Tag: Quiet

Quiet Zeal

A.W. Tozerby A.W. Tozer

It is fine to be zealous, provided the purpose is good, and to be so always and not just when I am with you. Galatians 4:18

There are a certain number of persons that cannot rest until they are making a great noise and stirring up a world of dust. Their temperament demands that they be always burnt up about something. Their type of mind forbids that they let their friends and neighbors alone until they have come over on their side and gotten behind some sure-fire movement to save the world. They are perpetually dashing from door to door collecting signatures demanding the abolishment of this or the establishment of that. One such dear, tender-hearted little lady, deeply in love with the birds, appeared for years every time our state legislators met in Springfield and fervently pressed for a bill to muzzle all cats in the state! So zealous was she that the weary lawmakers finally surrendered to her pressure and passed the bill. (It was later vetoed by the then governor, Adlai Stevenson.)

The truth is that though all godly persons are zealous, not all zealous people are godly. The zeal that accompanies sanctity is rarely boisterous and noisy. So great was the zeal of our Lord that it was said to have eaten Him up, yet Isaiah said of Him: “He will not shout or cry out, or raise his voice in the streets. A bruised reed he will not break, and a smoldering wick he will not snuff out.” And it was He who excoriated the zealots who compassed sea and land to find one convert, only to make him more evil than he was before.

by A.W. Tozer

 

The Unconscious Influences of Our Lives

J.R. Miller Imageby J.R. Miller

“Evening Thoughts” 1907

“After the earthquake came a fire, but the LORD was not in the fire. And after the fire came a gentle whisper.” 1 Kings 19:12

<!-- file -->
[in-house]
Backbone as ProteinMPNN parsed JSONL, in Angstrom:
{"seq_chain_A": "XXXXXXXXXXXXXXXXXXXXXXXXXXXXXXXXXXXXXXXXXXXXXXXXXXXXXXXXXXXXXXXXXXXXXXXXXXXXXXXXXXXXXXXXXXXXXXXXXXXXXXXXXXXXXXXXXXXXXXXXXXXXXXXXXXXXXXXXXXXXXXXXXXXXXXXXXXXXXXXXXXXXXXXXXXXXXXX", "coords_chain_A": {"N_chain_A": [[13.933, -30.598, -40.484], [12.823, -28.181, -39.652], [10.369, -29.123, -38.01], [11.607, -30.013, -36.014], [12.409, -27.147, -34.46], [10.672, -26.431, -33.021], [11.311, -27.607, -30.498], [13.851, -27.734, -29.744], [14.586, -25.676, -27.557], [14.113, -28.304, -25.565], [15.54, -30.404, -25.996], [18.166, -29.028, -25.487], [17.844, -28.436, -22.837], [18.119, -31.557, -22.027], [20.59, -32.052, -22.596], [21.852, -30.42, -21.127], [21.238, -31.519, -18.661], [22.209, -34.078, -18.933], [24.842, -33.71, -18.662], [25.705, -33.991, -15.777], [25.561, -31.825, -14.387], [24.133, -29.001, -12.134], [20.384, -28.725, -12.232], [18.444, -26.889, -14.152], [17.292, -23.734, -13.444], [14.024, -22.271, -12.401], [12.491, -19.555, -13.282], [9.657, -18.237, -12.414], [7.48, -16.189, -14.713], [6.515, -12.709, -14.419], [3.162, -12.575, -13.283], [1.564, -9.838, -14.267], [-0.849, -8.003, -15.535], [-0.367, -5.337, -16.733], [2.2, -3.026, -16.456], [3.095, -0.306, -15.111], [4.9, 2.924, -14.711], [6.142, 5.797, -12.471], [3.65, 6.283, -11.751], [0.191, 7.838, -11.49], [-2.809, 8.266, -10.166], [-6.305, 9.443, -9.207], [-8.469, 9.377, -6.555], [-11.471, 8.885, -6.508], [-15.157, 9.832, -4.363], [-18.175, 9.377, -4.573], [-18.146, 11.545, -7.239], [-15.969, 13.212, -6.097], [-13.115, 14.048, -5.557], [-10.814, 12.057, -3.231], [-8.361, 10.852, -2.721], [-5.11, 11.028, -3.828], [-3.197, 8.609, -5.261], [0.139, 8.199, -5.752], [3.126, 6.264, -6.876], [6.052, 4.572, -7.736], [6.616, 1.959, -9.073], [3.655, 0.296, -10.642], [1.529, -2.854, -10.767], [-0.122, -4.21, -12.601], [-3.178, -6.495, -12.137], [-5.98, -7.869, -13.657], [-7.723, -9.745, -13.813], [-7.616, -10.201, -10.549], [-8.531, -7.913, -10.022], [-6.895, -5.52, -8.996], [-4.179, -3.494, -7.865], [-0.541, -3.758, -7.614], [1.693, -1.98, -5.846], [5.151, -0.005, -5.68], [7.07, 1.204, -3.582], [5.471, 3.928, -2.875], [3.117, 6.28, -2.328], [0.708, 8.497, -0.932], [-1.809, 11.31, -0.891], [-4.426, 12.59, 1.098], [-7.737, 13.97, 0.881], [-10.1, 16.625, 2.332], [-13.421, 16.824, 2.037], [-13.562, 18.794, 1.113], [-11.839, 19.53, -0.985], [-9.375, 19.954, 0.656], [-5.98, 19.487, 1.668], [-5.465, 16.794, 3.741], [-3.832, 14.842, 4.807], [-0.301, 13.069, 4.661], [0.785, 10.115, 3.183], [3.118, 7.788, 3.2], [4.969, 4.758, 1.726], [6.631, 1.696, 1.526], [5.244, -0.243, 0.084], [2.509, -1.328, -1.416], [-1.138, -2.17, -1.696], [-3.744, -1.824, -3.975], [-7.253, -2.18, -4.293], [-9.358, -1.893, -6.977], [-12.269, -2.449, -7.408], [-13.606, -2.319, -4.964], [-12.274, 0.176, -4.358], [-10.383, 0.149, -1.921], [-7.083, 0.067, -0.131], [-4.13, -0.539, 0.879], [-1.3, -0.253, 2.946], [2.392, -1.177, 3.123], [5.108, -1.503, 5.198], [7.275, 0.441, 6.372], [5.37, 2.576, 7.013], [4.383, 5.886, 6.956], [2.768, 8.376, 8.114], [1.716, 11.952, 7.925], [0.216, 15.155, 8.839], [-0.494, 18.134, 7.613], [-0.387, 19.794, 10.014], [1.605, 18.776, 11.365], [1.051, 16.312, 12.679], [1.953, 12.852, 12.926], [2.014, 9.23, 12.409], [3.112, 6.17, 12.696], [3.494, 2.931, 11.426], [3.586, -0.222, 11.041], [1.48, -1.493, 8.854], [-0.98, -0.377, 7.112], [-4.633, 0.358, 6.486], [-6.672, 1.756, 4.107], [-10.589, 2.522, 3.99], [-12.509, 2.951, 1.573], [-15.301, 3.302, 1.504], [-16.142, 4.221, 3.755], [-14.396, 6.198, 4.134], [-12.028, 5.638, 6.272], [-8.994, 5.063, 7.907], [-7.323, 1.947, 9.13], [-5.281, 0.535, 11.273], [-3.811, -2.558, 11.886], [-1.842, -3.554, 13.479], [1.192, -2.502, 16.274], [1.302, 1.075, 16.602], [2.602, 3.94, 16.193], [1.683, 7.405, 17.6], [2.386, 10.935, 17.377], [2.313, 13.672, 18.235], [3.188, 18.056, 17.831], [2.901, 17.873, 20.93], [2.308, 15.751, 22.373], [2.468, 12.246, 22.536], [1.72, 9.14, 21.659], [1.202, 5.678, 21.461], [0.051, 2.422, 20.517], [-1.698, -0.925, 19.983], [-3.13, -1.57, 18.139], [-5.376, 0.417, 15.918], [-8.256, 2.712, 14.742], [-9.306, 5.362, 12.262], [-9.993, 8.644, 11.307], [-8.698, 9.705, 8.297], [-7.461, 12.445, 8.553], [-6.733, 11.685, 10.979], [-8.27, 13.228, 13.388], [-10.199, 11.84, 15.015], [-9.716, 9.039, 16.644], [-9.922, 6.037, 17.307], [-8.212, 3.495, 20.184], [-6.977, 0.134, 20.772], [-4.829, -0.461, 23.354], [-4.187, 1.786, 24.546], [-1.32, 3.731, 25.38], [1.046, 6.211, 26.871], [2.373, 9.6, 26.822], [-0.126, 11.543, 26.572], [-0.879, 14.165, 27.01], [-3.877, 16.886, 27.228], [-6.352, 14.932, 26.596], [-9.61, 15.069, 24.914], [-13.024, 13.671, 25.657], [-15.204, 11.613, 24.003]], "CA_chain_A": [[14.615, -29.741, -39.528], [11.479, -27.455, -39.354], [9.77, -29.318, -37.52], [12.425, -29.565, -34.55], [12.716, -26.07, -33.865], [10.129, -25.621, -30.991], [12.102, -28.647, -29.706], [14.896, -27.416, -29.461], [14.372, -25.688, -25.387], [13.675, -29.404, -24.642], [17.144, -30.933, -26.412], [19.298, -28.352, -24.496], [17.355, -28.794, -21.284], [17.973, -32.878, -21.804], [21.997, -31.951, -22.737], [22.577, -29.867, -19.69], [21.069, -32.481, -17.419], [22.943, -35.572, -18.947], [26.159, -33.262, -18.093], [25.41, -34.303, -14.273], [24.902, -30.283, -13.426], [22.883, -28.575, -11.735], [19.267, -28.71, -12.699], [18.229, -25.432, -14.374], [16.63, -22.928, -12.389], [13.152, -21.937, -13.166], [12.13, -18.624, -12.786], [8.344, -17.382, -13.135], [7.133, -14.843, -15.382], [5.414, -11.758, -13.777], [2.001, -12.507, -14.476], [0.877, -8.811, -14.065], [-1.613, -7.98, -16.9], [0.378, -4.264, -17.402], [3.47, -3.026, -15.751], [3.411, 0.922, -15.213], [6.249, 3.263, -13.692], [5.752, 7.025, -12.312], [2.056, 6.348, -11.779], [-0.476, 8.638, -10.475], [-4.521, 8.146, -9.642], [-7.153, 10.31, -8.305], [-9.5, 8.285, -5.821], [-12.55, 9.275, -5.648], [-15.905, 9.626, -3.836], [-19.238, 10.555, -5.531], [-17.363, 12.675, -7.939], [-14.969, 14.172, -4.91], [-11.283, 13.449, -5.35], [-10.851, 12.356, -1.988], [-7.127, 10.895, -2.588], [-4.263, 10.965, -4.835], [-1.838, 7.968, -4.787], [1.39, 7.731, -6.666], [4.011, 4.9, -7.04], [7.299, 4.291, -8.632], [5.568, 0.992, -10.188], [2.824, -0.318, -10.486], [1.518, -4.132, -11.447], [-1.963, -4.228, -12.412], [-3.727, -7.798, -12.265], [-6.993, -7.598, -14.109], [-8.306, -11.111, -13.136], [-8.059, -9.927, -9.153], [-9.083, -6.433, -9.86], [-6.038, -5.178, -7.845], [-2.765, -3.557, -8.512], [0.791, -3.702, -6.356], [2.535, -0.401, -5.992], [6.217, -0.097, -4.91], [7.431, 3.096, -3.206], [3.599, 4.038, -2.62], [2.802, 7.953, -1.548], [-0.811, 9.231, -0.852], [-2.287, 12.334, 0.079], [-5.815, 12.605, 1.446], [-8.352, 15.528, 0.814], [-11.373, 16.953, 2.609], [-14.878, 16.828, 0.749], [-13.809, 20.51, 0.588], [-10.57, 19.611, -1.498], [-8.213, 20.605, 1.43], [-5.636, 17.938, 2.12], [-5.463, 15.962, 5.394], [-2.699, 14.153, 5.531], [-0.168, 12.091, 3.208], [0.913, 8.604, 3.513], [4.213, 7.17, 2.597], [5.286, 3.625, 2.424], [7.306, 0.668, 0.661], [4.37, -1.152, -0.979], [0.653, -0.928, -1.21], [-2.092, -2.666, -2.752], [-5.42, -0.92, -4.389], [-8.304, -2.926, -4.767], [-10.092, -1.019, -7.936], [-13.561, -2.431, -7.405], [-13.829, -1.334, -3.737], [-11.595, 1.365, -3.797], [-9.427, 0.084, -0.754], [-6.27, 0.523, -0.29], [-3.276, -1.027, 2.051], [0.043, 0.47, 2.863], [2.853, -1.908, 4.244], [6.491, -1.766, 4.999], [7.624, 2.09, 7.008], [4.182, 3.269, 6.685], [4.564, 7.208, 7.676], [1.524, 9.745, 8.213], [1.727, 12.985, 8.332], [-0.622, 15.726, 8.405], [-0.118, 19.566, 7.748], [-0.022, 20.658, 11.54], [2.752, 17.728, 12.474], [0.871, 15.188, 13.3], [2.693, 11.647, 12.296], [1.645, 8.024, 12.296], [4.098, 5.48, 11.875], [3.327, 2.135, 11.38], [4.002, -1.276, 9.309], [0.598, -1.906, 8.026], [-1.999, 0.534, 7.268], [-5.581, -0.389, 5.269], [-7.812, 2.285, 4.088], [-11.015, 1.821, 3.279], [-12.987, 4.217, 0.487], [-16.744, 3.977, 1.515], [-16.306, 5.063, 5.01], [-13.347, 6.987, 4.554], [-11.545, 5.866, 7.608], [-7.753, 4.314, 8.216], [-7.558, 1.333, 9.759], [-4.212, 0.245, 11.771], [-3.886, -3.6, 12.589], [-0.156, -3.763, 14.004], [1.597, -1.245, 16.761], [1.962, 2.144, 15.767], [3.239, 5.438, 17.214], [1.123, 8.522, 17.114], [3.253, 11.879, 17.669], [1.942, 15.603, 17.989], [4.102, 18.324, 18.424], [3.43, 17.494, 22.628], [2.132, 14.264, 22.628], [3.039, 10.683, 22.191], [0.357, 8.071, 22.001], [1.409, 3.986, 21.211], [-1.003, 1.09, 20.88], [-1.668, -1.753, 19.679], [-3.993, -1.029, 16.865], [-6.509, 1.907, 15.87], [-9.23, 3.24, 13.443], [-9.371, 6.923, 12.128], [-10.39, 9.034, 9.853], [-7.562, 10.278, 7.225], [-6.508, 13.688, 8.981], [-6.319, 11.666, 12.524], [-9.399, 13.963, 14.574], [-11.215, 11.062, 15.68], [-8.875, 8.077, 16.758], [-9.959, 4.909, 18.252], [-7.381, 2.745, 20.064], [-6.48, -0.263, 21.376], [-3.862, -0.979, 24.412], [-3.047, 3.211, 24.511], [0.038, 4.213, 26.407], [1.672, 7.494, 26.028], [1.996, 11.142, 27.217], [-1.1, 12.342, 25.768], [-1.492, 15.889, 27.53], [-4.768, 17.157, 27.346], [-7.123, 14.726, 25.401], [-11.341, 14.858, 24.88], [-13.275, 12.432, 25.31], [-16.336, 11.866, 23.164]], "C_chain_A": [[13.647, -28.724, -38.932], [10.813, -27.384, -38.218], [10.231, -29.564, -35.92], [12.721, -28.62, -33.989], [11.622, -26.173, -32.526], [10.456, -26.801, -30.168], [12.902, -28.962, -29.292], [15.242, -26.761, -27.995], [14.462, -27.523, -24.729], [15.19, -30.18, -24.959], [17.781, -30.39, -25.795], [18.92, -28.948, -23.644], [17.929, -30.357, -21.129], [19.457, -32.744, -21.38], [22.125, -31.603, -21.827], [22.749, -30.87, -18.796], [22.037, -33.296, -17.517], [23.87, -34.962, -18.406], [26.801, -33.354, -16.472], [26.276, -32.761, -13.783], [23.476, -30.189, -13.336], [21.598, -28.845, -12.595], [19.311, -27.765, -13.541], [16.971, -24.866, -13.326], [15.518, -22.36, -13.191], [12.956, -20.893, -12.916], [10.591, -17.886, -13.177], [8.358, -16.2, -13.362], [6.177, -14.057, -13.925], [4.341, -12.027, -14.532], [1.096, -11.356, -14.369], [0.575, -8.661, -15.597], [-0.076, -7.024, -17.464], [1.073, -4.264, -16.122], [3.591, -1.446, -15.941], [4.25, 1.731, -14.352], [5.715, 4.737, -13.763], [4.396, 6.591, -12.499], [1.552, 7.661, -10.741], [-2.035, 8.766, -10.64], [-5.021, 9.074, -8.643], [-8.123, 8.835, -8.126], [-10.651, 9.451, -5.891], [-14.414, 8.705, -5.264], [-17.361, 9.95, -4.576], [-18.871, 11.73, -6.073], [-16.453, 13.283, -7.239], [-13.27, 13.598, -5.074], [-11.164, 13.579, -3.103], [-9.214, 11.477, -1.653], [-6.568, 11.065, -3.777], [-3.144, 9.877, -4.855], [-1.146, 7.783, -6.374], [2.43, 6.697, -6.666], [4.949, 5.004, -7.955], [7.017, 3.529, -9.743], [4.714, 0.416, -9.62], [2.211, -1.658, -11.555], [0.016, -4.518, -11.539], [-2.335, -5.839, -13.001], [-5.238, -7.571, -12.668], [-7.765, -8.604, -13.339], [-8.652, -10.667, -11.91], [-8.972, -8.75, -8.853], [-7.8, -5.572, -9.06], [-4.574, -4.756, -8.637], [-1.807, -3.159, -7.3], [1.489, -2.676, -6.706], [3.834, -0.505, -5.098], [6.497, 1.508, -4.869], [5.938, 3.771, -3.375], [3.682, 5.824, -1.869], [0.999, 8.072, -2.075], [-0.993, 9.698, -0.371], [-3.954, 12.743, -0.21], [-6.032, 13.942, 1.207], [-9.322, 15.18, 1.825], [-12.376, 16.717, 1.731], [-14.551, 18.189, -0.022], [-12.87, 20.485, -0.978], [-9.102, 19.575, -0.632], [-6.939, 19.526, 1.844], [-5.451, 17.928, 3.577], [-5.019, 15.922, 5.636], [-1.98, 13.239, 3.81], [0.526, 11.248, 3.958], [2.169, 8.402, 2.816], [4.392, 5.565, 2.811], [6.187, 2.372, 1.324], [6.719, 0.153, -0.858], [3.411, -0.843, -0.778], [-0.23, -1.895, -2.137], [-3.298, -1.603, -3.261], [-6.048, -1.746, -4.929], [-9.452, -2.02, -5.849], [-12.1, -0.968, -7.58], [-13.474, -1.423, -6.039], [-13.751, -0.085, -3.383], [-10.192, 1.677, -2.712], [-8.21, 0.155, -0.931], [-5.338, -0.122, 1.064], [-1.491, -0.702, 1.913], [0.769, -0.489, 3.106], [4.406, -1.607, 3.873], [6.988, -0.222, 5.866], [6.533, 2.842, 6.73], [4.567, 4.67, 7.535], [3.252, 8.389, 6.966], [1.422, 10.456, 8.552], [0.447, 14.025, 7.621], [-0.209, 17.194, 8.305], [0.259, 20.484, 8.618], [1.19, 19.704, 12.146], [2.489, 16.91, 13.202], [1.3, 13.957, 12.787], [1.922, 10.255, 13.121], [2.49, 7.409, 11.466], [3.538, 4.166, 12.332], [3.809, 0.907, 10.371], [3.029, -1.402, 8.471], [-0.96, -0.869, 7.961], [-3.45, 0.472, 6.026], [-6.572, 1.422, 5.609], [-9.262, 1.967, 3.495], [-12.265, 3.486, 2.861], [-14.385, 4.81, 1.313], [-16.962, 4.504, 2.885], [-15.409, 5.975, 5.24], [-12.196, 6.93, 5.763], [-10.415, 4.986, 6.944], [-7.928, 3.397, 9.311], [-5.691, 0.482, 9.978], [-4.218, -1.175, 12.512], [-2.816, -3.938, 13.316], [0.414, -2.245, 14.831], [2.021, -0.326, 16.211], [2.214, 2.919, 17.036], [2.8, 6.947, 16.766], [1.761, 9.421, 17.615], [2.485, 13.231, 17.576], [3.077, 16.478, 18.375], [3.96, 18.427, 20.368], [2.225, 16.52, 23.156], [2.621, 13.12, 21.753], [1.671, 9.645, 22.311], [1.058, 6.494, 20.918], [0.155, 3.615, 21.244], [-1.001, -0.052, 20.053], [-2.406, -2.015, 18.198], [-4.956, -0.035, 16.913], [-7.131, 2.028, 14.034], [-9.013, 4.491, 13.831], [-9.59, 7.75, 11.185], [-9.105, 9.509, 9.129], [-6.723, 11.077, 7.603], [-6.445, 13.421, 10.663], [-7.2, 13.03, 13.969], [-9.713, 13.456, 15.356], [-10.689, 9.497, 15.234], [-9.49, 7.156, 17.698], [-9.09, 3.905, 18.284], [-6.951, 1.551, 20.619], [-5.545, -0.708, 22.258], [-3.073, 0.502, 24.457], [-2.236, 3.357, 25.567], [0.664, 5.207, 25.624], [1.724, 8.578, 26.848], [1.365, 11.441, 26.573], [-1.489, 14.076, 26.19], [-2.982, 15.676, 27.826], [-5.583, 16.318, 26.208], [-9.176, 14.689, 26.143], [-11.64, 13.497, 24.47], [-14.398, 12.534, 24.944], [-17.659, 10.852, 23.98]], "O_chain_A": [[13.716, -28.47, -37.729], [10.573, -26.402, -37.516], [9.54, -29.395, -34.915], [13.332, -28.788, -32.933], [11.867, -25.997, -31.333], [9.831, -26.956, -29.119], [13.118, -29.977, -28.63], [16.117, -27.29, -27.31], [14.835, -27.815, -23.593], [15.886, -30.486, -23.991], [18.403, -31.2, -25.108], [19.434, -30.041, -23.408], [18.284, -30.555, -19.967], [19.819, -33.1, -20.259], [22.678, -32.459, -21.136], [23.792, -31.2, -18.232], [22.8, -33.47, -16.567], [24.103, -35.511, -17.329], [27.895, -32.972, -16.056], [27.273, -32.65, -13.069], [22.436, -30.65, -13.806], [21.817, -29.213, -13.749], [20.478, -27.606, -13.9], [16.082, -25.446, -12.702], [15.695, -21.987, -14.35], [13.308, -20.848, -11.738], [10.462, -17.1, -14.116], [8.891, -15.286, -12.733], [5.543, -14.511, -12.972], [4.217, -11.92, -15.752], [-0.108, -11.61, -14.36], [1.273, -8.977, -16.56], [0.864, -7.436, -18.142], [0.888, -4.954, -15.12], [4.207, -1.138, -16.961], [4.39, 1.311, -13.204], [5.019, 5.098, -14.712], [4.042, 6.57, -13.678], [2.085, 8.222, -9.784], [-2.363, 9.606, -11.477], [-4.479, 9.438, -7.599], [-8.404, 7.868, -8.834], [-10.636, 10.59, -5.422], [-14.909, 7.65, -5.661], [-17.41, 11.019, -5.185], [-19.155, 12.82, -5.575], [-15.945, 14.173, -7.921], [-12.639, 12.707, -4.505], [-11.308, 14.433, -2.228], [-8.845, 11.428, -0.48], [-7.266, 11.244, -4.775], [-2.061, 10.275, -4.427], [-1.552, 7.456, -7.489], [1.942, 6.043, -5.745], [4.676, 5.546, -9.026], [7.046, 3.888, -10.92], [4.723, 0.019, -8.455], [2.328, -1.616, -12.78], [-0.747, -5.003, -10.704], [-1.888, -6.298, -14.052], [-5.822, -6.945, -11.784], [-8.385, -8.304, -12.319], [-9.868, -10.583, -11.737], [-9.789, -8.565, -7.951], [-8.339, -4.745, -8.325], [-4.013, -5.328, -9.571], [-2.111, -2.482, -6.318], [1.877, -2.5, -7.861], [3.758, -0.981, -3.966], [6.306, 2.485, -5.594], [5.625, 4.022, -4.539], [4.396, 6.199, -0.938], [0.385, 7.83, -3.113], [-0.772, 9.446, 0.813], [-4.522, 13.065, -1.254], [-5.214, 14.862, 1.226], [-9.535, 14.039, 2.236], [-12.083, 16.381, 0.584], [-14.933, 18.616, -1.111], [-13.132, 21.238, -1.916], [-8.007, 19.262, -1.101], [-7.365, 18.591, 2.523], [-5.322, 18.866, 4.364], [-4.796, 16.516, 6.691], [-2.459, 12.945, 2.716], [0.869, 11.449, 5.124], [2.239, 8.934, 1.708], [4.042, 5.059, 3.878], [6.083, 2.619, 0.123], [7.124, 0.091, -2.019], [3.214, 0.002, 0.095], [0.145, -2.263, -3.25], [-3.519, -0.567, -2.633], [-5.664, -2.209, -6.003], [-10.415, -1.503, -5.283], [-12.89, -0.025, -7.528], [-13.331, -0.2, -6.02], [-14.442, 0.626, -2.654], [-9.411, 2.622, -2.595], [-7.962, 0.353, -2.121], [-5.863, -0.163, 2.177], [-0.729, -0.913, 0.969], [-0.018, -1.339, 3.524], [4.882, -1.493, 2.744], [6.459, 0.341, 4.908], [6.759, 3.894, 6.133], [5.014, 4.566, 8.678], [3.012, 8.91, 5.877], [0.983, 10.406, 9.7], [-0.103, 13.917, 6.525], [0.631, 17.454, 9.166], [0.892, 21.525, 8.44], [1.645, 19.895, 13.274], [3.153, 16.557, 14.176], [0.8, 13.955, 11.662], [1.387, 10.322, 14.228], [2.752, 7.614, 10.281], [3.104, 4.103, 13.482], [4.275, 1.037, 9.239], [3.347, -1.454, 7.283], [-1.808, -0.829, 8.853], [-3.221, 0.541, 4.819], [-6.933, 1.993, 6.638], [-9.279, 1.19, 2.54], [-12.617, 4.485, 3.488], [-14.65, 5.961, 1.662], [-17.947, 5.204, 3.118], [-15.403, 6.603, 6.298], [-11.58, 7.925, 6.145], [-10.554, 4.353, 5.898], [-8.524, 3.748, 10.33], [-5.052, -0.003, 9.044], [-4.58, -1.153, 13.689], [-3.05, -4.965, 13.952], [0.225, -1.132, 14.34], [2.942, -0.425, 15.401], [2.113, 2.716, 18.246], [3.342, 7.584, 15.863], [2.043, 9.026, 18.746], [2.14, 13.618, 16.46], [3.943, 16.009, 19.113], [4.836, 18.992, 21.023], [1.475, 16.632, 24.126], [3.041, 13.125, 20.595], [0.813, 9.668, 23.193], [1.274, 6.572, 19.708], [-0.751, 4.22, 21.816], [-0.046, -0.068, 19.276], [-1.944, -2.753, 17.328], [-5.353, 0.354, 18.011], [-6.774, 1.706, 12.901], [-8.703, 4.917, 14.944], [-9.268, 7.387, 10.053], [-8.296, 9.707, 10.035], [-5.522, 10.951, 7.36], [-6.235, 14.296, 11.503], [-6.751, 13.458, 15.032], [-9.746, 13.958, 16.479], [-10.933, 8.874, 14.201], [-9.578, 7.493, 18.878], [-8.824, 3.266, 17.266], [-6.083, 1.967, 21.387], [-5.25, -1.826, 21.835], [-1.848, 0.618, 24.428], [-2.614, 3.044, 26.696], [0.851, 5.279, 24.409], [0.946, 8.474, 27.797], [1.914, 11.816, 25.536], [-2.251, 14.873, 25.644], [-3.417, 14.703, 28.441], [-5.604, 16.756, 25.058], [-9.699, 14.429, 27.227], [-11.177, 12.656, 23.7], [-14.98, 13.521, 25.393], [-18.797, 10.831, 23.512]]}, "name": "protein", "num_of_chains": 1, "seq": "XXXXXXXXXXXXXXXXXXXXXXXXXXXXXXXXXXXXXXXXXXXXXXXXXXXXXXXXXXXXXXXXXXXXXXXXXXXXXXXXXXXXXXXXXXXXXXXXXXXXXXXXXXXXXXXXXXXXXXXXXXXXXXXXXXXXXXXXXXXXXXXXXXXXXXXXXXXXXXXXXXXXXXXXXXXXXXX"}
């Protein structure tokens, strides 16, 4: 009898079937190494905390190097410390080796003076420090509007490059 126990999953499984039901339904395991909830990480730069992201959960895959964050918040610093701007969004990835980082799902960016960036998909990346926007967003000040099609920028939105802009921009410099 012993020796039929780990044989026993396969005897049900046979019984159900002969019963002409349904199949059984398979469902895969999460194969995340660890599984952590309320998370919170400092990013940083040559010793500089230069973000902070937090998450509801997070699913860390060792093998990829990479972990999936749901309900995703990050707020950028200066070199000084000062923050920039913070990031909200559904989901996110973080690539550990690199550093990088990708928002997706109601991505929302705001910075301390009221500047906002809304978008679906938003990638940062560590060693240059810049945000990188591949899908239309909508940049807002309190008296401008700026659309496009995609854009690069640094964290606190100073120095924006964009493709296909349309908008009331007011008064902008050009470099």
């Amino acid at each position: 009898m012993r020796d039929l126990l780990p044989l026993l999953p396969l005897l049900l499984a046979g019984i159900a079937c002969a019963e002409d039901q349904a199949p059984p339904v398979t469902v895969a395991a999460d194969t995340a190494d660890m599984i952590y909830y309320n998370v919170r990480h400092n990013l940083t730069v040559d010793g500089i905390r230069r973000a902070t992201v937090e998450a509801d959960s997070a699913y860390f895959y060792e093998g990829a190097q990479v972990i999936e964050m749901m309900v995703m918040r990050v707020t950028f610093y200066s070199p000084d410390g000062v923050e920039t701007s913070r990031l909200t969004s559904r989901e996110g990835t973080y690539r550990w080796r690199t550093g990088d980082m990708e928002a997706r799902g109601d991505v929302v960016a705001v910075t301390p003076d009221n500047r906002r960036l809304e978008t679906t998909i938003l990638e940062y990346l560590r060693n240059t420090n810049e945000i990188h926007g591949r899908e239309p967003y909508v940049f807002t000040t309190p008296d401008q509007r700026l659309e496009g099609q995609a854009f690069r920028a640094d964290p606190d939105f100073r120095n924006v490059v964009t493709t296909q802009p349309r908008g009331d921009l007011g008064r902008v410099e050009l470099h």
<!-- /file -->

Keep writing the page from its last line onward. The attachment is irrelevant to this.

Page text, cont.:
It is not in noise that God usually reveals Himself in greatest power. He works silently, without noise.

Jesus was a still small voice in this world. He did not strive nor cry out; neither was His voice heard in the streets. He did not break a bruised reed, so gentle was He in His goings and in His workings. Yet that one sweet, quiet life, pouring forth its spirit of love and tenderness, wrought more than has been wrought by all the armies of conquerors since the world began!

In the same way, it is the silent things, the unconscious influences of our lives, which make the deepest and most lasting impressions–and not the things which get advertised in the papers, and are most talked about.

If we would be effective in our work, we must learn to work quietly.

The greatest preacher is the one who most deeply impresses men, in matters that affect their living and serving, inciting and inspiring them to worthy deeds and beautiful godly living. The best Christian workers are those who make the least noise. We never can do our best work if we have not learned to work quietly, for Christ glory, and not for our own exaltation.

by J.R. Miller